On July 6, the Chicago Mercantile Exchange (CME) closed all but one of its futures pits, signaling the end of an era. In a National Public Radio (WBEZ) interview, Jody Michael, one of the first female traders on the CME, talks about her experiences on the floor and her thoughts on the closing of the trading pits.
How did you get started as a trader?
I happened to have a friend who was a Morningstar reporter; she thought I would love the trading floor. For months she badgered me, but I was just not interested. So one day, she invited me to lunch, except it wasn’t really lunch. She took me on the trading floor.
It was love at first sight. I got on the floor and I was captivated. I wanted to get in the pit with those guys. I just couldn’t believe how exciting it was — so much so that I went back to work, immediately walked into my boss’s office, and gave two weeks’ notice even though I had no job lined up and I didn’t know anyone on the floor. My boss was horrified; he asked, “Does your father know? This is not a good profession for a young woman.” In fact, when I interviewed for a trading position, the guy interviewing me spent the entire time trying to talk me out of it, telling me, “This really isn’t a good place for a woman to work.”
As one of the first female traders, how were you received by your male colleagues?
It was a tough place for men or women. Men were often bullies — they were intimidating and there were times when they would personalize it to your gender, saying things like, “You should be at home making babies.” But I never really felt like they were intentionally targeting women; they were just trying to get an edge psychologically — they were doing that with each other, too.
What I did experience personally — that I know men didn’t — were many, many incidences that were sexually inappropriate, that now would be lawsuits. I’ve had my breast grabbed, my butt grabbed, and I’ve been pinned against the wall. A very successful, married trader stalked me for a year and offered me various enticements to have an affair with him: a penthouse, a Porsche, vacations. I never considered pursuing or accepting any of it. Honestly, he was just an annoyance and I never thought to report him. That’s just how it was on the floor — it had its own subculture, rules and self-policing. If you wanted to play there, you just had to accept it for what it was.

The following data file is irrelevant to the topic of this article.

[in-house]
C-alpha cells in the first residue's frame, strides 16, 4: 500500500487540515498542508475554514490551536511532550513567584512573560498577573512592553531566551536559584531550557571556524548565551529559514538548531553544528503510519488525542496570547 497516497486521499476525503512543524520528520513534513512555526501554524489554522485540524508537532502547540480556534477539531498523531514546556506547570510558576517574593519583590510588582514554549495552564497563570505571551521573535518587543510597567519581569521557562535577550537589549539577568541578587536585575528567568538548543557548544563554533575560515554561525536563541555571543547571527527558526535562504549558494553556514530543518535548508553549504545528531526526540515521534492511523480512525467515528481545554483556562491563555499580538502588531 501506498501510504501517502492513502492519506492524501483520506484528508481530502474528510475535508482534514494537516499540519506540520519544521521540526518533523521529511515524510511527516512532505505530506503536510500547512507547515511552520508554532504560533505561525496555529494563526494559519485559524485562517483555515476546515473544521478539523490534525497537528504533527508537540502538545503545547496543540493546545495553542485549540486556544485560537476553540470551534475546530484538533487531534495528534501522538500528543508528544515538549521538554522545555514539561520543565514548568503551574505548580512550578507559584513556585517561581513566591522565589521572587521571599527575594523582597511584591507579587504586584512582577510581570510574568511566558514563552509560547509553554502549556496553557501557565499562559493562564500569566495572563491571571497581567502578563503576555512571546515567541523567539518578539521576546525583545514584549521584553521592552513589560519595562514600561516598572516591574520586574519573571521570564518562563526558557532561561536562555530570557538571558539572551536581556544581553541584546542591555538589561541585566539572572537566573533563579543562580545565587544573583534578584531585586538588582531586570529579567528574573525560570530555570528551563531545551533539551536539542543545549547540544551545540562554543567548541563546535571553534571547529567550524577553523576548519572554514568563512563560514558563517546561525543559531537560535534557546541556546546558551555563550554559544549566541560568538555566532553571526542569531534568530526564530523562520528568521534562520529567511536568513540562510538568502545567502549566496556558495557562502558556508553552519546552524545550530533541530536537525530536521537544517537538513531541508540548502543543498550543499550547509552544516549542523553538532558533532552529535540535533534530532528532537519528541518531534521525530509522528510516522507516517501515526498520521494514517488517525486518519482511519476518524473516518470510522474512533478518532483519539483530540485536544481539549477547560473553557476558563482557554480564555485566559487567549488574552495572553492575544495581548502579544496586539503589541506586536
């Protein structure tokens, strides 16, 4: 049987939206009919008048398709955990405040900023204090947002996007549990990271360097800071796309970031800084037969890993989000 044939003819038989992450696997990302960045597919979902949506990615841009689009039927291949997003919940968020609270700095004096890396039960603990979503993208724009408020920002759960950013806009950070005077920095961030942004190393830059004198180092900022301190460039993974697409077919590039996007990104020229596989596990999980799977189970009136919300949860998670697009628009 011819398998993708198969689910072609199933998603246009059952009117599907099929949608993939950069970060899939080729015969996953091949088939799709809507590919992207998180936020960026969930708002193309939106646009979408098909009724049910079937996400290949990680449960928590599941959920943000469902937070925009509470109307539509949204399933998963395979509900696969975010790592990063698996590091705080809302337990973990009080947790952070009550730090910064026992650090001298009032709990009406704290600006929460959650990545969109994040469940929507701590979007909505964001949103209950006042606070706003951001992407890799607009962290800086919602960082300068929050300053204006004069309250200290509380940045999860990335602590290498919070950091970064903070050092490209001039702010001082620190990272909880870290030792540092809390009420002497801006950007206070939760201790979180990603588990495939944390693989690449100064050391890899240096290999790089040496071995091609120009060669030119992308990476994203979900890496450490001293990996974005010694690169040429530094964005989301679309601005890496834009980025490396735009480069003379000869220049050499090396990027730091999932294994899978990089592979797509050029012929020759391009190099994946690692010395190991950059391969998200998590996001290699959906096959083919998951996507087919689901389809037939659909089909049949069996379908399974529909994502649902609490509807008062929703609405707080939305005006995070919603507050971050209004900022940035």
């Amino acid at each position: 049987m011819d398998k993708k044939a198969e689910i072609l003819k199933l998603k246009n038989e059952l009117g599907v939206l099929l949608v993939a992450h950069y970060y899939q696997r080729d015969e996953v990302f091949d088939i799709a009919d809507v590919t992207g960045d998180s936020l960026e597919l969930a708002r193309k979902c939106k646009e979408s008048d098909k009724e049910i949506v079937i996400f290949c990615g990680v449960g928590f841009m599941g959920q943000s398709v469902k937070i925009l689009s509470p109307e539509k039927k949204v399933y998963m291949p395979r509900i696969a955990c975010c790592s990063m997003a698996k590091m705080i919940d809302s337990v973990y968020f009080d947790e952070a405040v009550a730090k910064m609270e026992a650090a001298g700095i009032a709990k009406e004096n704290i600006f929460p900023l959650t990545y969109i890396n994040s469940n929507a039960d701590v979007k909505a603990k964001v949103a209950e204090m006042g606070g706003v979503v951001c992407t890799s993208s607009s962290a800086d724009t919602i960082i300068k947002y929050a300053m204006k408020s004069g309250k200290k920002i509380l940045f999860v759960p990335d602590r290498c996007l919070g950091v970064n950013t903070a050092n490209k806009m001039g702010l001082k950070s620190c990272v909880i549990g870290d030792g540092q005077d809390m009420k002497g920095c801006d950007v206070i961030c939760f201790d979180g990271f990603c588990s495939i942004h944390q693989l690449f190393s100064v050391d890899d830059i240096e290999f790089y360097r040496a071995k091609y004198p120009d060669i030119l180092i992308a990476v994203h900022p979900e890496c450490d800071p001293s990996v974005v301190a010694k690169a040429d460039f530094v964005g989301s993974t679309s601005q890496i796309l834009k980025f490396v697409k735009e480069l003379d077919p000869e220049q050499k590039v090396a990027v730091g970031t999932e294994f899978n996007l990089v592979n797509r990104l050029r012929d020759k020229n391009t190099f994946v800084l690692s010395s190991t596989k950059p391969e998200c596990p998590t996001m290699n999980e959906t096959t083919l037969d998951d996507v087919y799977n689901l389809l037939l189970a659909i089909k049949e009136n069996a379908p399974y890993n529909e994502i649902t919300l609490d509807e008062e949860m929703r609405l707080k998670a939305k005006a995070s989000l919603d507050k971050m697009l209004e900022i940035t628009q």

I used to laugh and tell people that I grew up working in a boys’ locker room because the conversations I heard on the trading floor — about bachelor parties and Vegas trips, shared in explicit detail — were not conversations that most women would ever hear.
Traders often say they’re competitive. Would you say that’s true for you?
I’m extremely competitive, but I’m most competitive with myself. A perfect example: In my first month on the trading floor, I interviewed some of the brokers and traders who appeared to be the most successful and asked them two questions. First, “What’s the best company to work for?” The unanimous answer was Goldman Sachs, but they also said, “You can forget about getting hired — it’s so competitive. Everyone wants to work there.” Second, I asked, “If someone has no money and no connections, but is really good, how long should it take to get a badge?” Most people said three years.
It took me three months to get hired by Goldman Sachs and three years, to the exact day, to get my trading badge.
What was your badge nickname?
I had traded on it for a few months when one day, a floor official came up and said that I couldn’t have that badge anymore. Apparently, the day before, a person was shouting my badge nickname to get my attention and someone thought there was actually a fire in the building. It turns out that there was a city ordinance that prohibited shouting “fire” unless there really was a fire. So my second badge was “SOAR,” in honor of Michael Jordan, one of my favorite athletes.
Why did you leave trading?
I loved the floor, the game and the challenge, but moving money around wasn’t meaningful to me, especially after I had the opportunity to work in leadership positions where I was managing others on the trading floor. So, after 15 years on the CME, I went down to the pit and announced to the guys, “I’m leaving the trading floor. I’m going to University of Chicago to become a shrink — that’s my new profession.” Of course they congratulated me — and then they started to take bets, right in front of me, on how long it would be before I came back to the trading floor. They thought it was insane to leave — to give up the prestige and the money, and to throw away 15 years of experience. I started laughing and said, “You guys are dinosaurs. You’re going to become extinct and you’re going to come see me to help you figure out how to get out of here.” Boy, was that prophetic.
What will be lost with the closing of the trading pits?
Nowhere else in the world can you make a million- or a billion-dollar deal with simply a nod, gesture or signal. Anywhere else, it would take a team of lawyers and months or years to transact that kind of deal. There was something beautiful in the immense power and simplicity of those transactions. That will be lost forever.